Engine Data with a Bonus
Engine data is provided to the Sport 10.1 via the Engine Information System (EIS). The EIS is a complete instrument with a display and user-interface. Models are available for practically every engine, from 2-strokes, 4-strokes, turboprops and turbines-we have instrumented it. The EIS may be remotely mounted, just like any data collection device, but it can also be mounted in the instrument panel as a primary or backup display of engine data. In tandem seating airplanes it can be used as an instrument for the rear seat. Engine limits can be set in the EIS and can be used to drive its own warning light, even when remotely mounted.
Simplified screen layouts and more buttons also allow for simplified operation. Menus are practically identical for the PFD and map screens. New to the EFIS and not sure what a softkey does? Go ahead-press it! Every softkey is labeled and the Sport 10.1 shows you the options available before it does anything. Pressing the same softkey again exits without action. Always find your way back to the main screen view with the blue “HOME” softkey. Color coding and “hold for shortcut” features further streamline operation. Simple, effective and efficient.
GRT Safe-Touch – Your PFD is now an Autopilot Mode Control Panel!
GRT Safe-touch option provides touch screen interaction without the risk of inadvertent activation. We use the simplicity of the touch screen for making selections, such as choosing the leg of the flight plan to be modified, with the positive action of a softkey press before activating the selection. Simple and secure, even in turbulence, nothing happens until you confirm or cancel and touch screen edits with a softkey press.
Touch screen functions will be added over time, but the first release will include at least the following:
Shortcut to setting of autopilot airspeed/vertical speed/altitude targets. Just touch the airspeed/altimeter, or vertical speed display and select the target with the knob. Your PFD becomes an autopilot mode control panel.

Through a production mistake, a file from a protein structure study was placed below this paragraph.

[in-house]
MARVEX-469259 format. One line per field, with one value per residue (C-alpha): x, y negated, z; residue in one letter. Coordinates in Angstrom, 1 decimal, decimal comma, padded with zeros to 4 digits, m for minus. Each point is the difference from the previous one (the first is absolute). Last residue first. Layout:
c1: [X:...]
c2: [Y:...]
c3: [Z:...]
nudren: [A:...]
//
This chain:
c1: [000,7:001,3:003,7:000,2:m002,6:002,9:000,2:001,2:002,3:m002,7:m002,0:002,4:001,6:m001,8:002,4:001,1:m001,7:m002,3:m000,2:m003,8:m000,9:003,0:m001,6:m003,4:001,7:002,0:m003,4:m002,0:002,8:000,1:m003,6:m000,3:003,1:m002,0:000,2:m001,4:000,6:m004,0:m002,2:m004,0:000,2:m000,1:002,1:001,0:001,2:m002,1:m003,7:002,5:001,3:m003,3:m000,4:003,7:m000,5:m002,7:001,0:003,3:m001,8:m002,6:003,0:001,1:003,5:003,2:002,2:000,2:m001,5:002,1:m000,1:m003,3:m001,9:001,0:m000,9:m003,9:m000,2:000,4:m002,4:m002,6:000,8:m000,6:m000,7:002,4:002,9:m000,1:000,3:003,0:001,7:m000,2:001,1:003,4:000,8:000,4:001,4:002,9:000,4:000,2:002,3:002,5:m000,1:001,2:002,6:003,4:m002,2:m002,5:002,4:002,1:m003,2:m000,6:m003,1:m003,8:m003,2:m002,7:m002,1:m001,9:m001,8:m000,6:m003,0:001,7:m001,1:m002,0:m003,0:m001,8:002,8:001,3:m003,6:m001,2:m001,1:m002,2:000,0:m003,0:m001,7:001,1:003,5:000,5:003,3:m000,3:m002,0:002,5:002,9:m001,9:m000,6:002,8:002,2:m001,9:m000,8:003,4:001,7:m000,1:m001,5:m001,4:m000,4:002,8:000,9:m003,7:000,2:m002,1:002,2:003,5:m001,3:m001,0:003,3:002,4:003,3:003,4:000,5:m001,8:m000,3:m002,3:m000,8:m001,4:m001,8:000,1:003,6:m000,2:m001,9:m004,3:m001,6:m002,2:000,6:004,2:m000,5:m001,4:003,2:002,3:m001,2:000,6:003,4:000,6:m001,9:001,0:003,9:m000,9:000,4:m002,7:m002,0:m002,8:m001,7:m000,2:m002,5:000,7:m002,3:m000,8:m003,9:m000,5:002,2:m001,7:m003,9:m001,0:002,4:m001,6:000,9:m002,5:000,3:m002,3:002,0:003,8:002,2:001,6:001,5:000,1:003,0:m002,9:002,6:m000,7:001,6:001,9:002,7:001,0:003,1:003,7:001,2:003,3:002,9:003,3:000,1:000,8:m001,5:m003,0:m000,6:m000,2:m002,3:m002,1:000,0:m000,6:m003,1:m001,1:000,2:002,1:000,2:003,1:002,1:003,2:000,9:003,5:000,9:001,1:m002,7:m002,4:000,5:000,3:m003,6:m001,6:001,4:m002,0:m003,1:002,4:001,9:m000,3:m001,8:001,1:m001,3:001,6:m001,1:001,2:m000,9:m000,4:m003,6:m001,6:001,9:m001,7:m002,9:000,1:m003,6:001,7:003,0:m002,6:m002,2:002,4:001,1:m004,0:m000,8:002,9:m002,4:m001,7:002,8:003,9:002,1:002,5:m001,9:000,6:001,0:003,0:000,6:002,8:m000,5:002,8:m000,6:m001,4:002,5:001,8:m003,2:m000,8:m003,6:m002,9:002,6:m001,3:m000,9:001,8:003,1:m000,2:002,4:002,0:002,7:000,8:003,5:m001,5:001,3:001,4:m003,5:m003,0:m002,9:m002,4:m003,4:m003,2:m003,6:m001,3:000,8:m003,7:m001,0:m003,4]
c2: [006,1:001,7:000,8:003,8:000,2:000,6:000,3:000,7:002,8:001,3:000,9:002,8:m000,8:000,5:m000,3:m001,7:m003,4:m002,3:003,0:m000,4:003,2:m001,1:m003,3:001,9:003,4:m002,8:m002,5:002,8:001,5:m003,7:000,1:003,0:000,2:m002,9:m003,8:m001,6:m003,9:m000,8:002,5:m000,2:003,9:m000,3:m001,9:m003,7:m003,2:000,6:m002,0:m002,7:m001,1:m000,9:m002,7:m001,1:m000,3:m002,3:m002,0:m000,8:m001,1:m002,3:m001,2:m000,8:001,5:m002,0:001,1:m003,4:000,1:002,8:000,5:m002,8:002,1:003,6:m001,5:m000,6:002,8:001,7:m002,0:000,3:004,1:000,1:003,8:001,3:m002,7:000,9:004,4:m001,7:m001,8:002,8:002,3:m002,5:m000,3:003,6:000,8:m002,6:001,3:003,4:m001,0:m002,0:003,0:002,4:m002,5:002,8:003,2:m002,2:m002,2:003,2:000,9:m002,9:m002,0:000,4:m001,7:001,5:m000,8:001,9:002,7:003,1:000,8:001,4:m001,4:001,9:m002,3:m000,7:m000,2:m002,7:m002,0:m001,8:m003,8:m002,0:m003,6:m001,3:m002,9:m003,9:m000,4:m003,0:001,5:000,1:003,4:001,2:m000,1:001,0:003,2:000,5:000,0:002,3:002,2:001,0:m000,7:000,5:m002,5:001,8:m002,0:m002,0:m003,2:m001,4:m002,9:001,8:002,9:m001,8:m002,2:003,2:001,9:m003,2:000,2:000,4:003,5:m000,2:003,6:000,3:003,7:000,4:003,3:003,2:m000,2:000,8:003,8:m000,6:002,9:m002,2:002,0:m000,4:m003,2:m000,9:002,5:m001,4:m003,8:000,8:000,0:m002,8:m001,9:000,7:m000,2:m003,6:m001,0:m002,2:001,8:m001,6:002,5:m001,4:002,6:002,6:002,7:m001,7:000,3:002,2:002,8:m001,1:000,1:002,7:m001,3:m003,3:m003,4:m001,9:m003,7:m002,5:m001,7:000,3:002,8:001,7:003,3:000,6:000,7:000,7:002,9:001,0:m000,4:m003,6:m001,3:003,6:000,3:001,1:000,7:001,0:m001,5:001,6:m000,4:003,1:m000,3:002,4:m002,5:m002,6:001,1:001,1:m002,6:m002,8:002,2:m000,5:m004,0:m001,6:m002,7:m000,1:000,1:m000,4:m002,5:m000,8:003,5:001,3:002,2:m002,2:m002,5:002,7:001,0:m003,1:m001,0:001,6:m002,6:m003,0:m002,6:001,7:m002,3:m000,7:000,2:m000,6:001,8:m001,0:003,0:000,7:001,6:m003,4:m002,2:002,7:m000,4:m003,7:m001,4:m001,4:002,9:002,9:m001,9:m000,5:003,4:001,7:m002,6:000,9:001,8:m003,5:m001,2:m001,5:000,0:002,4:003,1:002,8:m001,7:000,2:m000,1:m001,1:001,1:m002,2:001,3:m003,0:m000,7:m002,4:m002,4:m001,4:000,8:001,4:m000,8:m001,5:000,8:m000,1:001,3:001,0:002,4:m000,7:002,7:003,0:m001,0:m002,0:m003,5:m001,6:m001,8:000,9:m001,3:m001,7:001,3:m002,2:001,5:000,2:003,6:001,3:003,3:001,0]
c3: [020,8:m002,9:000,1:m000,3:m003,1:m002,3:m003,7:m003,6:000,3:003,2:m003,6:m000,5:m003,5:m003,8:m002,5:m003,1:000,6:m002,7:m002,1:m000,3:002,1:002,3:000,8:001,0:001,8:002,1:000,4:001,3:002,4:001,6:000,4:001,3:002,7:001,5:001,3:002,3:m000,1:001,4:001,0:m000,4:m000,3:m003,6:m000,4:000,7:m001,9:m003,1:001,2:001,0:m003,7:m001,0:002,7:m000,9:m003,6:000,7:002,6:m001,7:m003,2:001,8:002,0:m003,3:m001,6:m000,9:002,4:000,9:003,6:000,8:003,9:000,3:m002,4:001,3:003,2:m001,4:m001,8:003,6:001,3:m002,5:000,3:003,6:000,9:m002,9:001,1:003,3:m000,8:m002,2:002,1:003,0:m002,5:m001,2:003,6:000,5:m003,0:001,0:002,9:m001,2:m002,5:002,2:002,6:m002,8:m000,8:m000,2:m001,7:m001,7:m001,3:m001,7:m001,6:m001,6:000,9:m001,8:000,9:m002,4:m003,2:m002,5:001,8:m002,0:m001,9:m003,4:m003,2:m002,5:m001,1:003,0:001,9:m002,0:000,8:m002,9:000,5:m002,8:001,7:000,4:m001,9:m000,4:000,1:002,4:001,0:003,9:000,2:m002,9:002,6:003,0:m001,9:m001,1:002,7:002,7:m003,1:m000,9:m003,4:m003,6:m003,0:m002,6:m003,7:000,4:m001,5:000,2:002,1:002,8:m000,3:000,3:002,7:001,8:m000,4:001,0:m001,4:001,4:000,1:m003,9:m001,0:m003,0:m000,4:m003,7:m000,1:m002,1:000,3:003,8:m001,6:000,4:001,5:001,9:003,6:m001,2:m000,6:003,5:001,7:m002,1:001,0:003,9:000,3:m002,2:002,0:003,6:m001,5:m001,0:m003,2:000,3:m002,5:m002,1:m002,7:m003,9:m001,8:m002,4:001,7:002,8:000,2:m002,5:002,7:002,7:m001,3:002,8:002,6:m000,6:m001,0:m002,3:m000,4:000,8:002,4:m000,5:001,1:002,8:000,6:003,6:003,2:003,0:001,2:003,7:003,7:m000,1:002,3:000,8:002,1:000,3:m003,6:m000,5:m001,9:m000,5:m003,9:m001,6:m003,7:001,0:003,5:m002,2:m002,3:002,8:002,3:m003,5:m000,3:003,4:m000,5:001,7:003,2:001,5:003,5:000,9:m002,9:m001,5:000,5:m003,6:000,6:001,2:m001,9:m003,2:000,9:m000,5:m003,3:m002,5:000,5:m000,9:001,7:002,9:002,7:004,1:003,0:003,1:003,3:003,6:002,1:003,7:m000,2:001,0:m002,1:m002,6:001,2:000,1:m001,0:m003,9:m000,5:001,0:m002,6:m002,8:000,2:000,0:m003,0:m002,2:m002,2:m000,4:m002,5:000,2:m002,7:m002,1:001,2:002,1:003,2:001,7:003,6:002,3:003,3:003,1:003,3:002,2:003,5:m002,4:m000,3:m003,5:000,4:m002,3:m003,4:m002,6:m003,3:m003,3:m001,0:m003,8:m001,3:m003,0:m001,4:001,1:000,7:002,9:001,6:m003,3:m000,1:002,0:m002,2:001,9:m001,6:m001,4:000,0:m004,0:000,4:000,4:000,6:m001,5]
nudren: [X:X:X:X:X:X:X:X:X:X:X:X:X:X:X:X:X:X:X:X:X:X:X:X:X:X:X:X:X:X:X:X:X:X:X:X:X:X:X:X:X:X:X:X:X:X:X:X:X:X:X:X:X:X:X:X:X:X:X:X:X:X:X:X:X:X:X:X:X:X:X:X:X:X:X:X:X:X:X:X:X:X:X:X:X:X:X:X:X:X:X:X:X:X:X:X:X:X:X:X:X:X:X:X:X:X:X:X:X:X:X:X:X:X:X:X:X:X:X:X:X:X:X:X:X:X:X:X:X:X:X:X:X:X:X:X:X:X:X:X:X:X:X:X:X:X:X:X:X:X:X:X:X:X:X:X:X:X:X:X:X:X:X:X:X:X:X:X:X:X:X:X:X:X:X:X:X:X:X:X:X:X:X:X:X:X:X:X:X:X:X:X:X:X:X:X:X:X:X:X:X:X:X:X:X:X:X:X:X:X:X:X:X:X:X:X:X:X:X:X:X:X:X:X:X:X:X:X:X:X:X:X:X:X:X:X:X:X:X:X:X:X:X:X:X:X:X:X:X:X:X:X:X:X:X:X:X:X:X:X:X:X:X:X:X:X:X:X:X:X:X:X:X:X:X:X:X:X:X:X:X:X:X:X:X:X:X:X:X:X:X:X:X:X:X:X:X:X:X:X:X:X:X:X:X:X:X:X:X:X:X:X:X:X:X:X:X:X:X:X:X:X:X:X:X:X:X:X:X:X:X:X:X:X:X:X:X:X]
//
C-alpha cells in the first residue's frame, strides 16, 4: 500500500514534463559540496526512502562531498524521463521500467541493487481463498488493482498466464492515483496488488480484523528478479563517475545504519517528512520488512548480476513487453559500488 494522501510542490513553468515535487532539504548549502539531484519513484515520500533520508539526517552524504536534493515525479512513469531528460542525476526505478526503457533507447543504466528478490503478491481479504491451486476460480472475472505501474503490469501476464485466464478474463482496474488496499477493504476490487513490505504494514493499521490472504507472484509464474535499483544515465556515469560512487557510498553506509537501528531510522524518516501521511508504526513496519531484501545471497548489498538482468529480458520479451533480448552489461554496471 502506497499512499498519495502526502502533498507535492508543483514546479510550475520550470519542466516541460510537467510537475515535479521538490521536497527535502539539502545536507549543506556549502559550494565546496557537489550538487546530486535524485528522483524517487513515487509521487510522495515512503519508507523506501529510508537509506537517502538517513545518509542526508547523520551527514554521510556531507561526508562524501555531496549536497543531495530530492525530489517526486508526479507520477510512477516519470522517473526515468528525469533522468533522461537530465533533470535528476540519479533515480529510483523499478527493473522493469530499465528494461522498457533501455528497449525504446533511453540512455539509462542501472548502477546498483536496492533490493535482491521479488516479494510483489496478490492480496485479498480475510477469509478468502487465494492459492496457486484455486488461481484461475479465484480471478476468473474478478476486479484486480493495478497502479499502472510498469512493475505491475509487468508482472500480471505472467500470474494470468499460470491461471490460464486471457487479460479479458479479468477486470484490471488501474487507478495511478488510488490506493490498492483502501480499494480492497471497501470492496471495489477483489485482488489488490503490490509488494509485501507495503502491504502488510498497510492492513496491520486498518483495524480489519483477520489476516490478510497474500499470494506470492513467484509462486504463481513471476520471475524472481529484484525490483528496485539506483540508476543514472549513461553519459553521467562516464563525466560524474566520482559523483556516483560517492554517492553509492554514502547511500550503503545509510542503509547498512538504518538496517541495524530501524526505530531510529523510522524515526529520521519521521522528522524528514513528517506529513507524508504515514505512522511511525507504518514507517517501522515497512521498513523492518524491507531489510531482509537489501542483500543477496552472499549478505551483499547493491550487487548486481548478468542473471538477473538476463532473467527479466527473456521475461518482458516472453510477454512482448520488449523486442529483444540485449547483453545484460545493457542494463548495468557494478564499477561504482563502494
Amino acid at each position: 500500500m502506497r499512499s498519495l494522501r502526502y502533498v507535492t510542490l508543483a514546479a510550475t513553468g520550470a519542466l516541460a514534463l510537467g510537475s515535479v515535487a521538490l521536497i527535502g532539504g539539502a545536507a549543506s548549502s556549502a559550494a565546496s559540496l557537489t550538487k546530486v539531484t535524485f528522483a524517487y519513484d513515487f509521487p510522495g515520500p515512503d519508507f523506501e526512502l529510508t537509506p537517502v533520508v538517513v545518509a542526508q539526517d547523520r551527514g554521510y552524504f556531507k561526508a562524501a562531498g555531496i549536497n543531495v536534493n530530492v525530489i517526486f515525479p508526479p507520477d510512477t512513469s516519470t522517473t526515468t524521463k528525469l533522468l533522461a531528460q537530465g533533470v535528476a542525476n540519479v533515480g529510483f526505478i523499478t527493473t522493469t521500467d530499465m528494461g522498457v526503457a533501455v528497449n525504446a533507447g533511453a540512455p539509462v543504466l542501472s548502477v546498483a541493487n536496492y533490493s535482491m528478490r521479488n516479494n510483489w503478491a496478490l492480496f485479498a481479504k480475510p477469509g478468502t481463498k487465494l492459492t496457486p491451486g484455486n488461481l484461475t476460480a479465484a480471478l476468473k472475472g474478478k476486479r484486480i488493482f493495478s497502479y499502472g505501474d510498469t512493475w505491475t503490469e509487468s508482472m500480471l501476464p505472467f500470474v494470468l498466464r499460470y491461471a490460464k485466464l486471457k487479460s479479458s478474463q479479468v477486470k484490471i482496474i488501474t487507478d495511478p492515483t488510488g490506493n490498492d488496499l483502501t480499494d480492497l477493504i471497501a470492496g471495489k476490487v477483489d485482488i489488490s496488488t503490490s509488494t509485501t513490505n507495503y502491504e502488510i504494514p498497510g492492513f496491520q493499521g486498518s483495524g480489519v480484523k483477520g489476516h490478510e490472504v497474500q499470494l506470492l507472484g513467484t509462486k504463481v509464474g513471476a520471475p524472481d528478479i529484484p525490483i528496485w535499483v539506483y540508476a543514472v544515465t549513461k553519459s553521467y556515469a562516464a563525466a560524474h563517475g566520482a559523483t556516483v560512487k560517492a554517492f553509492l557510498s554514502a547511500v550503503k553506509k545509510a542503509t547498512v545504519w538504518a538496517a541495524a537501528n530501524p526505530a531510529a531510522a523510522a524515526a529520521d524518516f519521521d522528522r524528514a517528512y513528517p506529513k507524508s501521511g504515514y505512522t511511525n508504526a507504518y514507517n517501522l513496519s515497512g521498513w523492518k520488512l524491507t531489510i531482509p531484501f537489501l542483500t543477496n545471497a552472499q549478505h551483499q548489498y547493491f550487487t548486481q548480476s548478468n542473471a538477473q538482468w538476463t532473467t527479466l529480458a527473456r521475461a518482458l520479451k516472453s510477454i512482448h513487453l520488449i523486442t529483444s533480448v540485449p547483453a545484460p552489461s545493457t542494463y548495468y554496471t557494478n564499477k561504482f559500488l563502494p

- Flight plan editing, including moving, deleting,
and inserting waypoints.
- Flight plan “rubber-banding”
- Direct-to waypoint selection
- Airport/navaid details selection
- Map Slewing
The Source of the Attitude
The integrity of an EFIS is dependent on the integrity of the attitude data that drives it. GRT Avionics has always lead the way with the only AHRS in the industry that can operate without airspeed or GPS aiding. The same adaptive AHRS that is used in our stand-alone AHRS, is built into the Sport 10.1.
The Connectivity You Need
Six serial ports in and out, and dual USB port,s allow for great flexibility within your panel design
The Sport 10.1 includes full autopilot functionality. Just add GRT servos and you are on your way to a fully automated cockpit. Like all GRT EFIS systems, it can also control an external stand-alone autopilot. Even without servos, all autopilot functions are available to drive the flight director, giving you a single cue to follow to control attitude and navigation, greatly improving accuracy while reducing workload. Read more here.
Already own an autopilot? Just wire it to the Sport 10.1 and it will couple it to all your navigation sources.
Heads-Up Display Capable
A heads up display can now be part your your GRT Avionics equipped airplane for as little as $300. Our pursuit of heads up display technology has led to support for the Hudly automotive after-market heads up display. Graphics optimizations in the GRT remote app, combined with the impressive readability and value of the Hudly have resulted in the first practical heads up display for experimental and general aviation (certified) airplanes.
- Aircraft mounted heads-up display
- Sunlight Readable Color Symbology
- Primary Flight Data
- Flight Director and HSI Guidance
- Lateral/Vertical Deviation for Approach
- Stall warning and all other features of GRT Remote app
Voice alerts are provided for critical engine and flight conditions, as well as altitude call outs. System changes, such as autopilot disconnect and way-point passage are also annunciated. Angle-of-attack audio utilizes an attention-getting beeping tone that increases in urgency as your approach stall. You can even use your own audio recordings for your alerts.
Angle of Attack Sensing / Stall Warning
The GRT Avionics AOA function drives on-screen AOA symbology that shows too fast/too slow/optimal approach speeds, as well as stall warning. In addition, an audio output is providing an approaching stall warning annunciation (a pulsating tone that varies with proximity to the stall warning angle) and a solid tone indicating stall is imminent.
Sensing is via a two-port 45 degree pitot tube, such as those commonly available from a variety of manufacturers, or using a probe fashioned by the builder. This method has no moving parts, and allows the use of heated pitot tubes that preserve the stall warning function even in the presence of icing.
Control Radios and Flight Plans with Your Android Phone or Tablet
Install an optional Bluetooth dongle and connect with your Android phone or tablet using our GRT REMOTE App for Android. Control tuning of your connected radios, create & edit active flight plans and view the flight instruments all on your Android tablet or phone–perfect for the backseat co-pilot! The radio tuning portion of the app offers so much information, you may not want to tune them without it!
Free Database and Software Updates
Navigation database updates are provided free for all US territories. Software updates are also free. All GRT equipment includes bootloaders, allowing them to be updated via USB without removing them from the airplane.